U.S. Adds Syria to Human Trafficking Blacklist
The United States on Tuesday added Syria to a blacklist of countries failing to abide by conventions barring human trafficking and slavery, a move which leads to sanctions and cuts in U.S. aid.
"The government of Syria does not fully comply with the minimum standards for the elimination of trafficking and is not making significant efforts to do so," the 2012 Trafficking in Persons report said.
It voiced particular concerns about Filipina maids being sent to Syria via Dubai who were vulnerable to "conditions of forced labor" and to allegations reported by the United Nations that the Syrian opposition was using child soldiers.
U.S. officials had not been able to fully assess the situation on the ground due to fierce fighting in the 15-month conflict, as the opposition seeks to oust President Bashar Assad, the report said.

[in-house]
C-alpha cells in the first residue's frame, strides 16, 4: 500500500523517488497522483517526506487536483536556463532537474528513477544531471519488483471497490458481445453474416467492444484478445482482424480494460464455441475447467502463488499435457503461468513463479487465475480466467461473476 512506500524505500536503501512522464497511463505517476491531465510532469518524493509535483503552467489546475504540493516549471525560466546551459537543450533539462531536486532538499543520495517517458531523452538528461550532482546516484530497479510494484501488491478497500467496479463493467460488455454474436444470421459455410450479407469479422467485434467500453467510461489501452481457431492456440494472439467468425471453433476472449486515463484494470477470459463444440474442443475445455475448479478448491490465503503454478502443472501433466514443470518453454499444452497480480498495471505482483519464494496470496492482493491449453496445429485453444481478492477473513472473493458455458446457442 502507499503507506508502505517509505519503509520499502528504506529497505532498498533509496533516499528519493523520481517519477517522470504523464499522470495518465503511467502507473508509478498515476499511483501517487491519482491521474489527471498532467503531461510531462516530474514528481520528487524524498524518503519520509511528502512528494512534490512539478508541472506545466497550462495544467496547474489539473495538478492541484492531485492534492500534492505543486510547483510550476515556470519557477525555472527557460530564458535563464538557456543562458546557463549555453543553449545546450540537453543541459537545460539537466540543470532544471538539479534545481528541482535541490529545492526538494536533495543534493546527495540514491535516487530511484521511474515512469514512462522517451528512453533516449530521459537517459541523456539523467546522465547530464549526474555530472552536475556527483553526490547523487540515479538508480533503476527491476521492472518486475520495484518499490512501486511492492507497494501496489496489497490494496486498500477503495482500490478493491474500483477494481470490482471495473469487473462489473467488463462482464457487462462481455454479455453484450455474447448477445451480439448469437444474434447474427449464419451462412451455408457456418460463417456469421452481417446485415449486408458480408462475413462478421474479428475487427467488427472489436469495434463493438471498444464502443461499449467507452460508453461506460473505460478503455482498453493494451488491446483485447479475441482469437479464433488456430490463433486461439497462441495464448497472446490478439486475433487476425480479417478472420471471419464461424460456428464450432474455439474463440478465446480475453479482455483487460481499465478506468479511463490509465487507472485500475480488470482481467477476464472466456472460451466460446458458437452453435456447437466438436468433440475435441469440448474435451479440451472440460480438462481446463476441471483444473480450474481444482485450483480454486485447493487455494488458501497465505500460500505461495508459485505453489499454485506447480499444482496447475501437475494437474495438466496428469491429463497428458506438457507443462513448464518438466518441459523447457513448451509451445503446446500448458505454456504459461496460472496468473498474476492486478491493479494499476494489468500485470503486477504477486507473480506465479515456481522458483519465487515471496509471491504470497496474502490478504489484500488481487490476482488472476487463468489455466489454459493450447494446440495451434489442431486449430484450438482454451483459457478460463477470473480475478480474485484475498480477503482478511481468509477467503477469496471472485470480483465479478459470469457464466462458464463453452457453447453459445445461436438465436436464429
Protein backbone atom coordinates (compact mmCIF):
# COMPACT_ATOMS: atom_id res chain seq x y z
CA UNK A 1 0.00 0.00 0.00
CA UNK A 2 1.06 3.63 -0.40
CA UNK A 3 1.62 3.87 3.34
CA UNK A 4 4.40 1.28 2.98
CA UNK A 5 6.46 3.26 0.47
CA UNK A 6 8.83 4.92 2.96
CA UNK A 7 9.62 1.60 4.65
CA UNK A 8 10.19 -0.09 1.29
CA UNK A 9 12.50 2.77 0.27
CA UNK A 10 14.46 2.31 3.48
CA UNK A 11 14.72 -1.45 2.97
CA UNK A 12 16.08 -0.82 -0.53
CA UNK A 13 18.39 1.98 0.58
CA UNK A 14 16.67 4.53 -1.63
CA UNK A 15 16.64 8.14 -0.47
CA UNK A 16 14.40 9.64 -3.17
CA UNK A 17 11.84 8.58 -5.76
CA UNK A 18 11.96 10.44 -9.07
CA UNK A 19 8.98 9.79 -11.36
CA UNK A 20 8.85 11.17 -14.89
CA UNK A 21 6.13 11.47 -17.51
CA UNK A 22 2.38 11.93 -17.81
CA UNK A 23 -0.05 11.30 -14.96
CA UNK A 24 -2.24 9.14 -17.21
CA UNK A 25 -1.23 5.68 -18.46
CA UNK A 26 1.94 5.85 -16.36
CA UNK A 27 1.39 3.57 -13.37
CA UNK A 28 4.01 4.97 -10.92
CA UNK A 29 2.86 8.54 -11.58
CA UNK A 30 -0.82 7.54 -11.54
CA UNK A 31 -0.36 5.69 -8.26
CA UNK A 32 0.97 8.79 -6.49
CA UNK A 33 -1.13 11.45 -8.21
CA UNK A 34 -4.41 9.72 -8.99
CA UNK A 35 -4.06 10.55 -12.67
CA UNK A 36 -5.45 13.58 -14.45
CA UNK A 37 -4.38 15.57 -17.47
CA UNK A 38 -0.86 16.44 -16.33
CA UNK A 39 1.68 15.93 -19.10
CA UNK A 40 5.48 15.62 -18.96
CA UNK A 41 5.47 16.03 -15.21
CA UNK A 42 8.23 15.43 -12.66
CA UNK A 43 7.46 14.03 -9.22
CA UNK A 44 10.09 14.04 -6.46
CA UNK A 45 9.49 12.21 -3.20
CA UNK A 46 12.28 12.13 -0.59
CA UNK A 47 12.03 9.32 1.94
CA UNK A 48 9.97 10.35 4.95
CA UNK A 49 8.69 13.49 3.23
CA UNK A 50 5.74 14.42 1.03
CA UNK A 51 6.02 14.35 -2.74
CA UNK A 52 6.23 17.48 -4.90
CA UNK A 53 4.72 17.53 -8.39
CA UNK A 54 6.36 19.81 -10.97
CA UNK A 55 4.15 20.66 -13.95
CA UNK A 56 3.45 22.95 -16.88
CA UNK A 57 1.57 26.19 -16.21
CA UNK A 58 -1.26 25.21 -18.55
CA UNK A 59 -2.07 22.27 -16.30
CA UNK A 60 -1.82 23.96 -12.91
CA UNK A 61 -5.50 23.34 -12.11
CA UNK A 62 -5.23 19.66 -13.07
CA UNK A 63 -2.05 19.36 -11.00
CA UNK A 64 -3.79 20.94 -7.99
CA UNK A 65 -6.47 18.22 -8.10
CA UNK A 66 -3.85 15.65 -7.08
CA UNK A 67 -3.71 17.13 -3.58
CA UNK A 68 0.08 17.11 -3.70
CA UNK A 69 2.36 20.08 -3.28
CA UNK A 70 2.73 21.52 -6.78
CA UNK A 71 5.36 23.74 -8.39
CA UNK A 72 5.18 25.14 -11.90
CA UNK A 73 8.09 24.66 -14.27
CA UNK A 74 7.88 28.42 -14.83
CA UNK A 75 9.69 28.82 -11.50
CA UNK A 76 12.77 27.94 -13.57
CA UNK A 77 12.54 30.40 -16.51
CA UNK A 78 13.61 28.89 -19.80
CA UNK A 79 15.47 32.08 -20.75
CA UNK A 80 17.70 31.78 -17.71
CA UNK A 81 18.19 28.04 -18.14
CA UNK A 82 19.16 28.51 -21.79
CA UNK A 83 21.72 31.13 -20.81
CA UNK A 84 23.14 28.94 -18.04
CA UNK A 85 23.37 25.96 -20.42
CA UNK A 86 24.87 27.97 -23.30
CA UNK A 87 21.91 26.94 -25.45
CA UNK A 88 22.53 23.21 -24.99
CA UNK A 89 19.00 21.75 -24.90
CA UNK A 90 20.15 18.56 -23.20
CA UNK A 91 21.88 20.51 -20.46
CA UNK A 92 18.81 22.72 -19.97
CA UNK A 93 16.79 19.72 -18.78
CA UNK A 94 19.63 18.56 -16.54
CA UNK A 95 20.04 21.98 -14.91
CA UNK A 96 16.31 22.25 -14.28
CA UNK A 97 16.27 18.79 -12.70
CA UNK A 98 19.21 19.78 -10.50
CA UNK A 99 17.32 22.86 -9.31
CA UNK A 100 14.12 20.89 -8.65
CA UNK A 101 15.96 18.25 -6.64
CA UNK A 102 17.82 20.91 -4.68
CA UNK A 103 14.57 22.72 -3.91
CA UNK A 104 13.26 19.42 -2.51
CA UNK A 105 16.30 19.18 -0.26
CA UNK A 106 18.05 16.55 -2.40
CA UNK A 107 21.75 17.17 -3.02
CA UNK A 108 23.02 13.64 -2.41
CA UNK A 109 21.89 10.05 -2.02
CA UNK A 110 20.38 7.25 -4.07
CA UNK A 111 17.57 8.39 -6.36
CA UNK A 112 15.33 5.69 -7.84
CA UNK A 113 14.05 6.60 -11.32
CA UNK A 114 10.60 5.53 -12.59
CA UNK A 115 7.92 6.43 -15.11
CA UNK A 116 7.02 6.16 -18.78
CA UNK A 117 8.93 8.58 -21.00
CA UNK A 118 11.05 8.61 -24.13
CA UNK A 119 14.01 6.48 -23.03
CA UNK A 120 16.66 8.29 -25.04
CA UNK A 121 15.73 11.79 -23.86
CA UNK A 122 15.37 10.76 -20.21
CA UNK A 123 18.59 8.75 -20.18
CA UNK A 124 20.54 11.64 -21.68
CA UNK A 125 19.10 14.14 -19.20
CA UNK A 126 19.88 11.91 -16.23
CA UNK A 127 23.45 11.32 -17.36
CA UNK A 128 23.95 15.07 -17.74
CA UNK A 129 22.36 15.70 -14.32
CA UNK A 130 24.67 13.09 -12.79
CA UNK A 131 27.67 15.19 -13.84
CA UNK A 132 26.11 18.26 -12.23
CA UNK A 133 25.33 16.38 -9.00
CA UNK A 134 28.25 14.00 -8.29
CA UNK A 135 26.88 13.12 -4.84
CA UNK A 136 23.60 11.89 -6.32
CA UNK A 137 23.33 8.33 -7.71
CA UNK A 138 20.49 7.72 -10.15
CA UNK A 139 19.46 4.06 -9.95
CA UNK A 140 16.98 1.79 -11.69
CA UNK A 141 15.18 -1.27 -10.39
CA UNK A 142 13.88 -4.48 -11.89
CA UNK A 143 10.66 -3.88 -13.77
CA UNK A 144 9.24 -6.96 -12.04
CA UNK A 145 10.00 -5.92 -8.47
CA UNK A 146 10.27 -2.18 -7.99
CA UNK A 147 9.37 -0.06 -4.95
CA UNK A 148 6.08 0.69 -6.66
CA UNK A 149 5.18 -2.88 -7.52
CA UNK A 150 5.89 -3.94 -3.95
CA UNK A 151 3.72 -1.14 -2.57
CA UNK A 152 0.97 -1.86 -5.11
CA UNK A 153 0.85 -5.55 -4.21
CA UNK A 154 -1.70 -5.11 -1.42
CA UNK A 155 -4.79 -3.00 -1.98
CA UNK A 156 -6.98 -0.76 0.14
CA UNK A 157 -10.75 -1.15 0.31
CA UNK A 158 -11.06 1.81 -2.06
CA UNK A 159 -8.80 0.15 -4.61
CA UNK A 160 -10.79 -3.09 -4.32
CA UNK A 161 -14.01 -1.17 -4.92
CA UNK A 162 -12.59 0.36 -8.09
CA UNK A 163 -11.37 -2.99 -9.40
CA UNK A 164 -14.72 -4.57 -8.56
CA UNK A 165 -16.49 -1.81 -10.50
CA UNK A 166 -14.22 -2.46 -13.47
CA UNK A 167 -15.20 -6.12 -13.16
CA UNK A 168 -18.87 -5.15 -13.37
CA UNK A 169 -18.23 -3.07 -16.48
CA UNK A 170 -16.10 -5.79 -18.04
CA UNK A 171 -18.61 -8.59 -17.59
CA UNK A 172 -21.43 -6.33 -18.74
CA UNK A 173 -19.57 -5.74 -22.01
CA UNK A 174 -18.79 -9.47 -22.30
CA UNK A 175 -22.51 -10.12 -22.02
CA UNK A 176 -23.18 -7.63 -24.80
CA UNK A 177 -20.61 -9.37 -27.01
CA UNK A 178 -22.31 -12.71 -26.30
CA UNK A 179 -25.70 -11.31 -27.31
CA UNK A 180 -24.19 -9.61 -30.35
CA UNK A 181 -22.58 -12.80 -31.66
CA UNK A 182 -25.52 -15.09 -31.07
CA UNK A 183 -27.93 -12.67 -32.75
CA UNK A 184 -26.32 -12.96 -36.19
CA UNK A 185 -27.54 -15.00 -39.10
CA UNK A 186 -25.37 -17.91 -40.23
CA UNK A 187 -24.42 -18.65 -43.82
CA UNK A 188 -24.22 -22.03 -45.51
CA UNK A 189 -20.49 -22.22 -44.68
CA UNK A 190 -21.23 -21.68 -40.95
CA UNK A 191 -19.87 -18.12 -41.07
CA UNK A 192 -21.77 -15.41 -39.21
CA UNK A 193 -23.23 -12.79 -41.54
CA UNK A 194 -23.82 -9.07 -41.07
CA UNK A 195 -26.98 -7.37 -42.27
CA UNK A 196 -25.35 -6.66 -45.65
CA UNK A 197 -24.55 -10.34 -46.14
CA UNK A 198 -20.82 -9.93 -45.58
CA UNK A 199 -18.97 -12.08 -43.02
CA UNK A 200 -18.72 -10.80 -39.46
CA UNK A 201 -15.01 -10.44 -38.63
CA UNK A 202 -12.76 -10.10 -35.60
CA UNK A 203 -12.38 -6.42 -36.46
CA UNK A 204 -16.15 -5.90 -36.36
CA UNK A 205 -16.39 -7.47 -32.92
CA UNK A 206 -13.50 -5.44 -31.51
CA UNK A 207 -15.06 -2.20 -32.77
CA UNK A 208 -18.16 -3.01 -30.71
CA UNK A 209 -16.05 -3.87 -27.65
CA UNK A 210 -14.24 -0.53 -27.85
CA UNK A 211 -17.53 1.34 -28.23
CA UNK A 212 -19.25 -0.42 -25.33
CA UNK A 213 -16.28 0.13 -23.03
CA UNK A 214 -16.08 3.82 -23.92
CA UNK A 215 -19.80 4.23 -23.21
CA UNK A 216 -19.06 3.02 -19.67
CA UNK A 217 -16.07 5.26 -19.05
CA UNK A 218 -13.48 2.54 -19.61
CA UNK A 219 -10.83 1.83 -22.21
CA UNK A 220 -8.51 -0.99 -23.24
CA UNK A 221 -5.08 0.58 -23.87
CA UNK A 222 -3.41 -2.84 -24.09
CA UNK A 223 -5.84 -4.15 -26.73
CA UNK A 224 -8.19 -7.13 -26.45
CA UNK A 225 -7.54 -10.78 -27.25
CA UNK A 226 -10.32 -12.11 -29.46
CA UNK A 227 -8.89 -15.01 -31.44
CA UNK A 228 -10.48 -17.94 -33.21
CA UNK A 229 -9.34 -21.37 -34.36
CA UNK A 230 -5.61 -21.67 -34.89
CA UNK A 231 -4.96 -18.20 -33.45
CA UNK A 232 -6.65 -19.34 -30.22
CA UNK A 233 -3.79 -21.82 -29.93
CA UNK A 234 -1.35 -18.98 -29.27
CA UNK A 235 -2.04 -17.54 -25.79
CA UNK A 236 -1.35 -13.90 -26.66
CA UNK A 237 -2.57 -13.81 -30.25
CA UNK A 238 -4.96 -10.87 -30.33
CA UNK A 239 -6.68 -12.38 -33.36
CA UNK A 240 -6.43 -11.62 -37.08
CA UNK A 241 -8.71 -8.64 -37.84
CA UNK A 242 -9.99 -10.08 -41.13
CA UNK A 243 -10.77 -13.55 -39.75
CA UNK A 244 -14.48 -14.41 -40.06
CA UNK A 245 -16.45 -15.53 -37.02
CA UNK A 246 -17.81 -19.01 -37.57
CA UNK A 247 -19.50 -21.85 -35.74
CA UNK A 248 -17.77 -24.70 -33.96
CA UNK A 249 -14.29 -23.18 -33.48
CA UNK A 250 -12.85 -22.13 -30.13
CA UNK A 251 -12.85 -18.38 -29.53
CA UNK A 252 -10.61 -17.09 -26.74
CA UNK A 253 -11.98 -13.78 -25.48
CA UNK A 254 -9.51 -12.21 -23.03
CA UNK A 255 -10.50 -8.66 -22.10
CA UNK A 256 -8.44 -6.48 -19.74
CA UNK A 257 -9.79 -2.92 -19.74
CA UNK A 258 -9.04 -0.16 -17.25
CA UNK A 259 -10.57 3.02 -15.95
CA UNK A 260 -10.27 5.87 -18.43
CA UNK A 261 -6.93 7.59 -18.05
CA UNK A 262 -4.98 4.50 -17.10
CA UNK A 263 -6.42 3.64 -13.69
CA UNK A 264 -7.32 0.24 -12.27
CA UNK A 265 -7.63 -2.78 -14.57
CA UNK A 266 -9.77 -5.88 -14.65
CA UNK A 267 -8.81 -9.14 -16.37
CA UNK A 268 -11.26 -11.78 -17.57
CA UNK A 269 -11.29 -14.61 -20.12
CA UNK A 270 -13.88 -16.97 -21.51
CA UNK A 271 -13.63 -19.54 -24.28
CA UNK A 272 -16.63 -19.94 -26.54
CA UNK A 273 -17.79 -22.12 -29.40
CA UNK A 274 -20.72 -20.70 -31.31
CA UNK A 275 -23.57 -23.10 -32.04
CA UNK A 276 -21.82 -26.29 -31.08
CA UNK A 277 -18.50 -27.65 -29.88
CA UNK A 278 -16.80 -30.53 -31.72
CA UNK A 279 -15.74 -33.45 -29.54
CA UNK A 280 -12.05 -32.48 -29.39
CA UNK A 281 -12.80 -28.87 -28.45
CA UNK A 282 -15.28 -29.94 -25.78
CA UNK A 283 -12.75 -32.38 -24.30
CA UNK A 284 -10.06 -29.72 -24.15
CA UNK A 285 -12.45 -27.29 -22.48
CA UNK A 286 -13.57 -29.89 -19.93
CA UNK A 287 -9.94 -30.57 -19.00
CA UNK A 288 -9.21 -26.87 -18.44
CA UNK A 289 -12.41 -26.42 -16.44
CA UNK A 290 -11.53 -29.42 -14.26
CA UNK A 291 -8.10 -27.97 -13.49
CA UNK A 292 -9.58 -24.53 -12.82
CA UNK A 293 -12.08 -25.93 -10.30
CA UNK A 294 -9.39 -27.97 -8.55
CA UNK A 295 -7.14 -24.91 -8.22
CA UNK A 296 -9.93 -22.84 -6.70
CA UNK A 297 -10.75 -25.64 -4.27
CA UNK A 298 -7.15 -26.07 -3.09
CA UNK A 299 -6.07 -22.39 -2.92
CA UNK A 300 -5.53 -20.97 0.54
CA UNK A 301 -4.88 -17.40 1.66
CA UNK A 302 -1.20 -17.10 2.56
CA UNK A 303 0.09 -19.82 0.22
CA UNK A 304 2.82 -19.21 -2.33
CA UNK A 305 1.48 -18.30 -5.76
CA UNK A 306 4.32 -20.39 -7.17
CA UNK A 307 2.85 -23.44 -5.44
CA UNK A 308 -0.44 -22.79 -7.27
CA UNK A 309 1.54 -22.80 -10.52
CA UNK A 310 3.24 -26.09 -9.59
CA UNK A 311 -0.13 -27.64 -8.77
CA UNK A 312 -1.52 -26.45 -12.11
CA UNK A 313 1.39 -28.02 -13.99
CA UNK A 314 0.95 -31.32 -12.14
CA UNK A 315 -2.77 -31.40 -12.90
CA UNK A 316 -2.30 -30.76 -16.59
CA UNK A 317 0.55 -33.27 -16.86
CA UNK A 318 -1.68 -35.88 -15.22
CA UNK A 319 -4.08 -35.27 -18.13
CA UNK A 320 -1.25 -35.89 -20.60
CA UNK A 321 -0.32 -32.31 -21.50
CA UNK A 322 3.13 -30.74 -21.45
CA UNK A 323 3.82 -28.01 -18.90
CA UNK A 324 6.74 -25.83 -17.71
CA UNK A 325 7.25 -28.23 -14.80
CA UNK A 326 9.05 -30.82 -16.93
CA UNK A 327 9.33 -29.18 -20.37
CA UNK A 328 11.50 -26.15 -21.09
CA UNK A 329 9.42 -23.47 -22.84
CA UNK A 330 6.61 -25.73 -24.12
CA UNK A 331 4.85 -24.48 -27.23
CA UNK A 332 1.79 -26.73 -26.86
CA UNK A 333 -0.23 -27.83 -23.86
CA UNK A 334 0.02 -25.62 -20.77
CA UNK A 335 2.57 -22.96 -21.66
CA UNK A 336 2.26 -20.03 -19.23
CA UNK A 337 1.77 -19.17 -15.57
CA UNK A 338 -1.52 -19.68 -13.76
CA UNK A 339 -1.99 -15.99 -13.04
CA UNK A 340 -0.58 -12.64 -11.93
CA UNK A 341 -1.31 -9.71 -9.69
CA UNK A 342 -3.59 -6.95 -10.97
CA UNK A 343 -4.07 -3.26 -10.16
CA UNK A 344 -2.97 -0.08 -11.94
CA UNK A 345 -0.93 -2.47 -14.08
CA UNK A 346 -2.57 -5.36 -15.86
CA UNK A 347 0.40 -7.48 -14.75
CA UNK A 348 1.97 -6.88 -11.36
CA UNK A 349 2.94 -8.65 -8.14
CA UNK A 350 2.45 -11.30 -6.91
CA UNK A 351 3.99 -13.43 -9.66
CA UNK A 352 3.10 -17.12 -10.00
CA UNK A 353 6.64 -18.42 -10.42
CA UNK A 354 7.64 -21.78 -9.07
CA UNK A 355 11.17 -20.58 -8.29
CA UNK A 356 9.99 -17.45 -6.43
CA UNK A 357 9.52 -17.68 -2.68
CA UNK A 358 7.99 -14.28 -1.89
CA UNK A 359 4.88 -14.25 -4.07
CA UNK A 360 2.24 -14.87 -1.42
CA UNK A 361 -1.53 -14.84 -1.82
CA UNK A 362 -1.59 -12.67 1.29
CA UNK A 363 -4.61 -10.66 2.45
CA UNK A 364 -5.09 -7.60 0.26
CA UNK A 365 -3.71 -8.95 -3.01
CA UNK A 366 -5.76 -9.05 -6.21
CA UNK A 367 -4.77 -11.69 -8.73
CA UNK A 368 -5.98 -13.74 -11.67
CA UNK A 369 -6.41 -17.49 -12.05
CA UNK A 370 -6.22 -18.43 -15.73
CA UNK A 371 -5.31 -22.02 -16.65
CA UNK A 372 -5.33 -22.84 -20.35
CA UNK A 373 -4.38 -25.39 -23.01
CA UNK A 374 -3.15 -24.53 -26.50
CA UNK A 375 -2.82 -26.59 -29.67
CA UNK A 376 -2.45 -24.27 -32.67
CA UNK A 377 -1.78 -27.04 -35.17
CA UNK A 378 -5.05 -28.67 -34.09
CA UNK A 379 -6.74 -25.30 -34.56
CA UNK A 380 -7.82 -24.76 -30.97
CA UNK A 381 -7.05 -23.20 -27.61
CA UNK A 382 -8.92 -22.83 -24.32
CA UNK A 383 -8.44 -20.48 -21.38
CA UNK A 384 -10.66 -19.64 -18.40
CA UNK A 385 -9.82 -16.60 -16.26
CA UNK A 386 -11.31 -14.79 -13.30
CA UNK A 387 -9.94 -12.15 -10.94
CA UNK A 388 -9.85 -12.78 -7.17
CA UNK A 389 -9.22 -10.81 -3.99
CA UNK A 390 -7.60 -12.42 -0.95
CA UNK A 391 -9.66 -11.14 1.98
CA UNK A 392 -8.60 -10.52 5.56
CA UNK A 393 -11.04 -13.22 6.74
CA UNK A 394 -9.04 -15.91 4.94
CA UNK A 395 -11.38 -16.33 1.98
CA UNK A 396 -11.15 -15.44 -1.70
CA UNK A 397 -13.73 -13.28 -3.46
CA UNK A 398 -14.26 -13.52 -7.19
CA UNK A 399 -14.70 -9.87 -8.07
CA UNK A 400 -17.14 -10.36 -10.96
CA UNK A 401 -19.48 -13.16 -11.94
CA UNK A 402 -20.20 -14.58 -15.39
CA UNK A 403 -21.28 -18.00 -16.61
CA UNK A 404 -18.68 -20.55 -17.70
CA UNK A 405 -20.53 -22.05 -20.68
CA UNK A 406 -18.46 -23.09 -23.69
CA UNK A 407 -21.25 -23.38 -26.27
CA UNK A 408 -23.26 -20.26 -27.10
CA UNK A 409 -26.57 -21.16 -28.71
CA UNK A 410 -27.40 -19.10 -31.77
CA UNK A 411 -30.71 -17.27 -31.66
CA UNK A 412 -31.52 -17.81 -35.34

But some 95 Filipina domestic workers were believed to have been trapped in the cities of Homs and Hama which have come under attack from the regime forces, and the government made no effort to help their embassy free them.
"Anecdotal evidence suggests that some economically desperate Syrian children are subjected to conditions of forced labor within the country, particularly by organized street begging rings," the report added.
While some Syrian women and girls were being forced into prostitution in Lebanon, it said.
Syria's designation on tier 3, the bottom of the ranking system, means the U.S. administration could withhold non-humanitarian aid from October 1 and Syria could face U.S. opposition to aid from bodies such as the World Bank and the International Monetary Fund.